While ethanol is a GRAS, that is, designated by the FDA to be safe as a food additive, it is heavily taxed and an expensive solvent. This is often mitigated with the use of tax-exempt, “denatured” ethanol. Ethanol denaturing agents include bittering agents, many of which are toxic, including: (denatonium benzoate or denatonium saccharide), methanol, isopropanol, methyl ethyl ketone, methyl isobutyl ketone, pyridine, benzene, diethyl phthalate and naphtha. Unless the hemp extractor is incredibly careful and ensures product safety with appropriate third-party lab testing, these denaturing agents can remain in the CBD oil. This could impact safety as toxic solvents can become incorporated in the final food and beverage product.
2. High quality hemp sourcing: CBD oil is only as good as the original hemp from which it originated. While growing, hemp actively bioaccumulates heavy metals, pesticides and other non-desirables. These undesirable (and often dangerous) contaminates will remain in the hemp oil and will become incorporated in the final food and beverage product. Right now, consumers, who may be lured by marketing or a cheaper product price, could be putting their health at risk. This month, the FDA announced a voluntary recall of a CBD oil that tested high for lead. Hemp Synergistics only sources its hemp from certified U.S. organic farms. Consumers should not buy CBD oil if they don’t know that it’s safely sourced.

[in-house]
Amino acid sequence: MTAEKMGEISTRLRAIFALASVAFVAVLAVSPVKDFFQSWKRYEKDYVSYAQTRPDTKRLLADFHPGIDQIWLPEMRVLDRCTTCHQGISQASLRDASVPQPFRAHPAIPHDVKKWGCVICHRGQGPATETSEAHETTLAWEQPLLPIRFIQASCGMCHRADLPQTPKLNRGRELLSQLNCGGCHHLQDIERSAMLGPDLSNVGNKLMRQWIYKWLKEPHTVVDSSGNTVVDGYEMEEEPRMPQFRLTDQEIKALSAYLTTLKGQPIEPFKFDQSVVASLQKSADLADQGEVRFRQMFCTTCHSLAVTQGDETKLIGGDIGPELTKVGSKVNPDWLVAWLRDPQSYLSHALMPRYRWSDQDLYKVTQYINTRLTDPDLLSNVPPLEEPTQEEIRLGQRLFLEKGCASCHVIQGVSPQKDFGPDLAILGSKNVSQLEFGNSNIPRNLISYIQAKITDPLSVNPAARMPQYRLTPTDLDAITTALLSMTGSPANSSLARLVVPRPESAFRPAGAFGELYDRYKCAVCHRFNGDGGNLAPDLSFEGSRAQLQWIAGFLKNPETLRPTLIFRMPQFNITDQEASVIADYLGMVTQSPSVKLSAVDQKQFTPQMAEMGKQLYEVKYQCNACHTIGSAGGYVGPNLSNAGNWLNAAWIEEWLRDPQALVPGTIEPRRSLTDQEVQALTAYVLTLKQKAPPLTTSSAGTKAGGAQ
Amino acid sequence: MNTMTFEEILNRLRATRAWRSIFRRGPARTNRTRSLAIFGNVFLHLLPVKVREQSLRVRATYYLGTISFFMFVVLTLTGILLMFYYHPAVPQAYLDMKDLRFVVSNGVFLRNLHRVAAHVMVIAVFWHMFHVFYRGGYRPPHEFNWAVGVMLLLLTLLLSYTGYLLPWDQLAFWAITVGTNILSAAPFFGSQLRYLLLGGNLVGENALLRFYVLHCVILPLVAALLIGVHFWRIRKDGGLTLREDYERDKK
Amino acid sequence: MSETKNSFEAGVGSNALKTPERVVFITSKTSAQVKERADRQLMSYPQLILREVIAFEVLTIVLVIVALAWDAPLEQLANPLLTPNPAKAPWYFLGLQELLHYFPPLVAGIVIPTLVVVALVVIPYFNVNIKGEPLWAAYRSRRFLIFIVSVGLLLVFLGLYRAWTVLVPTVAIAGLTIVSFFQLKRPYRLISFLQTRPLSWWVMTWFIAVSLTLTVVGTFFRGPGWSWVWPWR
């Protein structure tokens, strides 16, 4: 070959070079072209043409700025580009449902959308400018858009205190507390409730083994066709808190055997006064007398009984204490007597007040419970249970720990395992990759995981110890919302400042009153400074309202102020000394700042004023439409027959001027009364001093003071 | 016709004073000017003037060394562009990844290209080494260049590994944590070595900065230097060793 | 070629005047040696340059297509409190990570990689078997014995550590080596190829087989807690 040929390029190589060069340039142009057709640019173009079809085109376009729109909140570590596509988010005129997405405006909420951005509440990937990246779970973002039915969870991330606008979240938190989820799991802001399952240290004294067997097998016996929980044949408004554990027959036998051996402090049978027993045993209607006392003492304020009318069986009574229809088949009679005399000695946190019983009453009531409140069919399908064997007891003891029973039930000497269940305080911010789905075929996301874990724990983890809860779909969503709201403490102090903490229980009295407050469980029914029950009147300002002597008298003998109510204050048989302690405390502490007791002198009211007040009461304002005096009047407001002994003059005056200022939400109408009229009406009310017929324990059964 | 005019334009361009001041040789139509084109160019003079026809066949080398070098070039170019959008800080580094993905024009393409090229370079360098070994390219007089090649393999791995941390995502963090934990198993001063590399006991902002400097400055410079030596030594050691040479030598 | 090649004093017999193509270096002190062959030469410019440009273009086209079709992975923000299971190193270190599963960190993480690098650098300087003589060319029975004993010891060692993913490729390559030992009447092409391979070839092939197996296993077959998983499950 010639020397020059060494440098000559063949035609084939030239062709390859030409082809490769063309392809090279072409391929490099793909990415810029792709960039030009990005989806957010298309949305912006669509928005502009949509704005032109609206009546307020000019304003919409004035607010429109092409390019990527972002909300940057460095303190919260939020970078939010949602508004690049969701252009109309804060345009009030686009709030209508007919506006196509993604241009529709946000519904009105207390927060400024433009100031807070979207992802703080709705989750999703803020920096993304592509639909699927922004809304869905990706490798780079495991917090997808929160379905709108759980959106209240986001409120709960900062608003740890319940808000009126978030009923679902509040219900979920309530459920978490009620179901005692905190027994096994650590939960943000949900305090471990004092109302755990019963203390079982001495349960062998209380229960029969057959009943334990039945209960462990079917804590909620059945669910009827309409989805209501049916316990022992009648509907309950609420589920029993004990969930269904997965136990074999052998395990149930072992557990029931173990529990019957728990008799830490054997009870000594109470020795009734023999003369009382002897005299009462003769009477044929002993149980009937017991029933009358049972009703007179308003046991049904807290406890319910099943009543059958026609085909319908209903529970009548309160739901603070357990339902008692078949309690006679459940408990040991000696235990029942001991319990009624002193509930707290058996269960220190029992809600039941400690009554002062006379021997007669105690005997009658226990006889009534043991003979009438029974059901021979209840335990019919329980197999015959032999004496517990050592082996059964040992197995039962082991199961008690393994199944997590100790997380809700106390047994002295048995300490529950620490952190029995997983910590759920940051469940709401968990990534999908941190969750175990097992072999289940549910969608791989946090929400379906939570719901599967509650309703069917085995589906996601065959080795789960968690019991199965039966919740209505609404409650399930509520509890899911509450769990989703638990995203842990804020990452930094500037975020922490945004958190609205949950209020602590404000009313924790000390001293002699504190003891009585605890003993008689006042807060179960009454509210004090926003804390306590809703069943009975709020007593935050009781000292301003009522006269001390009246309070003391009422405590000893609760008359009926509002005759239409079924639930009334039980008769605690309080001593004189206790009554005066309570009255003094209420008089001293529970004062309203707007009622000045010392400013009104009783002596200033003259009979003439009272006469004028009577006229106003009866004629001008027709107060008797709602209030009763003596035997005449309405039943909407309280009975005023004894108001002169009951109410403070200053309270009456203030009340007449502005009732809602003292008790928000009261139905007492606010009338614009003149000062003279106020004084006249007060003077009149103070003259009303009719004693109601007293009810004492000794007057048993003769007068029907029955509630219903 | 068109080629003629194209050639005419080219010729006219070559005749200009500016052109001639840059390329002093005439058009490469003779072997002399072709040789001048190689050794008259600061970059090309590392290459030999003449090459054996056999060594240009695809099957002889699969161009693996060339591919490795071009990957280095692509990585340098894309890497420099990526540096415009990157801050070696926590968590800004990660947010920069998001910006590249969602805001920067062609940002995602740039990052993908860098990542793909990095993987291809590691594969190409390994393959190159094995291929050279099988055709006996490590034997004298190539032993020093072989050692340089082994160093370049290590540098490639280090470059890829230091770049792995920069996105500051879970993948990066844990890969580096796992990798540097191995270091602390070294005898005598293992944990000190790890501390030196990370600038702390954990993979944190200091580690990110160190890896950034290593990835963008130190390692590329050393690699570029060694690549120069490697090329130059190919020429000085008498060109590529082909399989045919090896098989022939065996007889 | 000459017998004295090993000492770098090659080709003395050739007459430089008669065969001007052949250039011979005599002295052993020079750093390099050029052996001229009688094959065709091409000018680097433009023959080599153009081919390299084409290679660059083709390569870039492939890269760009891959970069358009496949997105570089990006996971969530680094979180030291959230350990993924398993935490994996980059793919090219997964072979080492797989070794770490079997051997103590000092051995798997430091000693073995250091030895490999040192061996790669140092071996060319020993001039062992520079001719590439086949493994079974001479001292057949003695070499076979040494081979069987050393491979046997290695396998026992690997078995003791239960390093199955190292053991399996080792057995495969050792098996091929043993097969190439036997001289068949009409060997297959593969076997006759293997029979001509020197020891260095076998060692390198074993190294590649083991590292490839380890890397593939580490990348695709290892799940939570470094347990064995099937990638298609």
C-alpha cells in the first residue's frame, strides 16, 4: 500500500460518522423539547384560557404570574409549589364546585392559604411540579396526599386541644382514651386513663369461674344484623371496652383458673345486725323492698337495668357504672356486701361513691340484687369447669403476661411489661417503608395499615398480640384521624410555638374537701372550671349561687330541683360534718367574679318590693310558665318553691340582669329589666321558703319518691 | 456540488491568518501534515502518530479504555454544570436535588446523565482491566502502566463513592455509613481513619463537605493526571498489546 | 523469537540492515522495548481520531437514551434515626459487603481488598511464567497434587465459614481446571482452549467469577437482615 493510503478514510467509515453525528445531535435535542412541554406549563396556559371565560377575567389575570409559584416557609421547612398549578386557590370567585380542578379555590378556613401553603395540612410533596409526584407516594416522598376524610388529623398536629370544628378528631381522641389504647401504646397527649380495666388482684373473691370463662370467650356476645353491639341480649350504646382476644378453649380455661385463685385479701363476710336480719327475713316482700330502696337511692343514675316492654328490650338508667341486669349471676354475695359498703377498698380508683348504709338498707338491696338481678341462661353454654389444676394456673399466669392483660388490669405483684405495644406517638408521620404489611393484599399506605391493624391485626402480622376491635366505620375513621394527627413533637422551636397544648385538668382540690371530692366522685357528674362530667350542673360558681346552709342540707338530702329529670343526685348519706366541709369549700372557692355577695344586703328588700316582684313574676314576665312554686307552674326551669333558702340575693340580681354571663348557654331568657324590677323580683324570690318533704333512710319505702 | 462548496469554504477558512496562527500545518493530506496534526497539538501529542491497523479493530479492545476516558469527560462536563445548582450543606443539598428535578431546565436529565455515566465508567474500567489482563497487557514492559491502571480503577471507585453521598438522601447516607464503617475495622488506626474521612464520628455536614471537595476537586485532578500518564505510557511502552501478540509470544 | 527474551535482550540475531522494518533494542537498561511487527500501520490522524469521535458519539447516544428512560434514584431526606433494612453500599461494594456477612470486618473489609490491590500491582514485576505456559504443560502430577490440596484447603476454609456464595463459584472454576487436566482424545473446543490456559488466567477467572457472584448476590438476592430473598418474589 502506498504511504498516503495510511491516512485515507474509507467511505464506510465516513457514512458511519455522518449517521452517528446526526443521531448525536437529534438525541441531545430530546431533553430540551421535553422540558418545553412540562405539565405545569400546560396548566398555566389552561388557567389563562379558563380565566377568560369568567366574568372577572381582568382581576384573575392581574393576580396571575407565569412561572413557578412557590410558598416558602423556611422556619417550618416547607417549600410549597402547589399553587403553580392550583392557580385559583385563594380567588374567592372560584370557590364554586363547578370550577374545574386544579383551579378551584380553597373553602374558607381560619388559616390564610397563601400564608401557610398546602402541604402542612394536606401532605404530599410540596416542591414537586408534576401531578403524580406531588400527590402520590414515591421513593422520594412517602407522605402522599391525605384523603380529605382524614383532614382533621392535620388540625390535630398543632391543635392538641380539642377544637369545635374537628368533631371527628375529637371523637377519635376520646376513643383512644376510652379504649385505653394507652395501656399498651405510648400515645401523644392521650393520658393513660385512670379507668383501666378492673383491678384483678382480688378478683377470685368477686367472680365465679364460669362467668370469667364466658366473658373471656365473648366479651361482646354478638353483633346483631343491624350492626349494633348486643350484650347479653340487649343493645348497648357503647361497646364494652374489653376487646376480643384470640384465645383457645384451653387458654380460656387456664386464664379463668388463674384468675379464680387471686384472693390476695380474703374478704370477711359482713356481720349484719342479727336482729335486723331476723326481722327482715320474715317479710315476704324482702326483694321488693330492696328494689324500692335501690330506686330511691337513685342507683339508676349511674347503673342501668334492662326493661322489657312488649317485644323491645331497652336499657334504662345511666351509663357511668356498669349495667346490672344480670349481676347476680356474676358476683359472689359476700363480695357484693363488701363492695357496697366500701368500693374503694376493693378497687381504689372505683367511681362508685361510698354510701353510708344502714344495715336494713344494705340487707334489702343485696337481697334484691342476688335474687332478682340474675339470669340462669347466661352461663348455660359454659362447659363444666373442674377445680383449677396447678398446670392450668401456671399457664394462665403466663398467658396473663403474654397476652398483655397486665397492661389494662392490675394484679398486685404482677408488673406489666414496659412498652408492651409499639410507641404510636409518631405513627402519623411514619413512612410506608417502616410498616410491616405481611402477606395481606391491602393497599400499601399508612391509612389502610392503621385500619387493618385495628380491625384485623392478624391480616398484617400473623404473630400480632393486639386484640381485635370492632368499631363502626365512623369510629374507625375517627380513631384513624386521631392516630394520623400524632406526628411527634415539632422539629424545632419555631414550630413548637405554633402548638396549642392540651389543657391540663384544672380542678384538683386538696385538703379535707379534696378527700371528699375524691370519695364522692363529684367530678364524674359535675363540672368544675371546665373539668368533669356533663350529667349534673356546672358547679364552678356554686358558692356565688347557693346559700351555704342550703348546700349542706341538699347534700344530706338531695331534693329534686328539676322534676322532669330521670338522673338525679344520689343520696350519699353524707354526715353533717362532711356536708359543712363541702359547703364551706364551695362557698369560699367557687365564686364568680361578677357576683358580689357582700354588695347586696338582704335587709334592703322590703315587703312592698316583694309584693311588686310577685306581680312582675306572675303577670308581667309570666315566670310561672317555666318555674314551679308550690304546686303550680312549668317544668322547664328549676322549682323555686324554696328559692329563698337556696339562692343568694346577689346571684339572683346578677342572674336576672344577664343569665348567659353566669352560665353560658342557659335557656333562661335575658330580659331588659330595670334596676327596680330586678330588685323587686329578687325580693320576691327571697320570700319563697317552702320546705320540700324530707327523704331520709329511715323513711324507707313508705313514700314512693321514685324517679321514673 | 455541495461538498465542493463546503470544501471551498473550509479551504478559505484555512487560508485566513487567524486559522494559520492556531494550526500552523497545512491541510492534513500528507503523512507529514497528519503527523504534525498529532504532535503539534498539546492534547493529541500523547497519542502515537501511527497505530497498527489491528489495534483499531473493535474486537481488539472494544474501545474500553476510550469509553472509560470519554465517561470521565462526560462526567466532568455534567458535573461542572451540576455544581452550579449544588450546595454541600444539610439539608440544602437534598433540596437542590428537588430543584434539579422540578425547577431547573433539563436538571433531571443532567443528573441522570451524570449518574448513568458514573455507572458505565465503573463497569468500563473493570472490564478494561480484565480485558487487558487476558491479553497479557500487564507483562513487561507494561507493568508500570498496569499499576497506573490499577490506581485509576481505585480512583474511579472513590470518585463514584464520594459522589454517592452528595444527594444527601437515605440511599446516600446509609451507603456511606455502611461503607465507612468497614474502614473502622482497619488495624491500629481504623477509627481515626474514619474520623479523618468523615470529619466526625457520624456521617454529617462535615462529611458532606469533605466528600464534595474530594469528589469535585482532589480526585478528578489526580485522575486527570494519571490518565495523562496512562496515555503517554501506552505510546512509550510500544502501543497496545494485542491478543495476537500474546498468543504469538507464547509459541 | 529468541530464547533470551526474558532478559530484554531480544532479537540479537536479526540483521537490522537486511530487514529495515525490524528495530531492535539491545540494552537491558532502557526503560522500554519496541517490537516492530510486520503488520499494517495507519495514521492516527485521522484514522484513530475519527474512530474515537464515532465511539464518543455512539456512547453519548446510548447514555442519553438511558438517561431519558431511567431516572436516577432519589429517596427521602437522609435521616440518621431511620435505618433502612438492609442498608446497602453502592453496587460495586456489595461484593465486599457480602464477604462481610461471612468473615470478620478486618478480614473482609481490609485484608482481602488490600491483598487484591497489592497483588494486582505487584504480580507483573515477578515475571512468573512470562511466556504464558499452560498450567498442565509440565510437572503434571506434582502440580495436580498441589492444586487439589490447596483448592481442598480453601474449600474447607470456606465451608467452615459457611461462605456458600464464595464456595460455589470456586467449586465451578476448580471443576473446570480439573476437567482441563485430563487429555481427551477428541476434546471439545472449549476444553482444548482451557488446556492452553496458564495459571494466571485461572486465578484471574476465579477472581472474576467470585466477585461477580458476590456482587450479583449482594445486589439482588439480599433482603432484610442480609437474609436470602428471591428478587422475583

3. Effective packaging and storage: Cannabinoids in hemp, like many complex organic molecules, can naturally degrade over time. For example, THC naturally degrades into CBN. In addition, recent studies have shown that certain types of packaging significantly degrade the concentration of cannabinoids, especially when nano-emulsified, such as in beverages.
Hemp oil is a natural plant product and contains proteins, fats, aliphatic and aromatic compounds, and numerous fatty acids, including omega-3 and omega-6 fatty acids, γ-linolenic acid, gamma linolenic acid, stearidonic acid, oleic acid and other saturated fatty acids (mainly palmitic, stearic acids) and eicosenoic acid. These fatty acids can oxidize and become rancid if not stored properly. Hemp Synergistics works with clients to advise them on product longevity and efficacy.
CP: What variables can cause cannabinoids to degrade once added to a food or beverage product?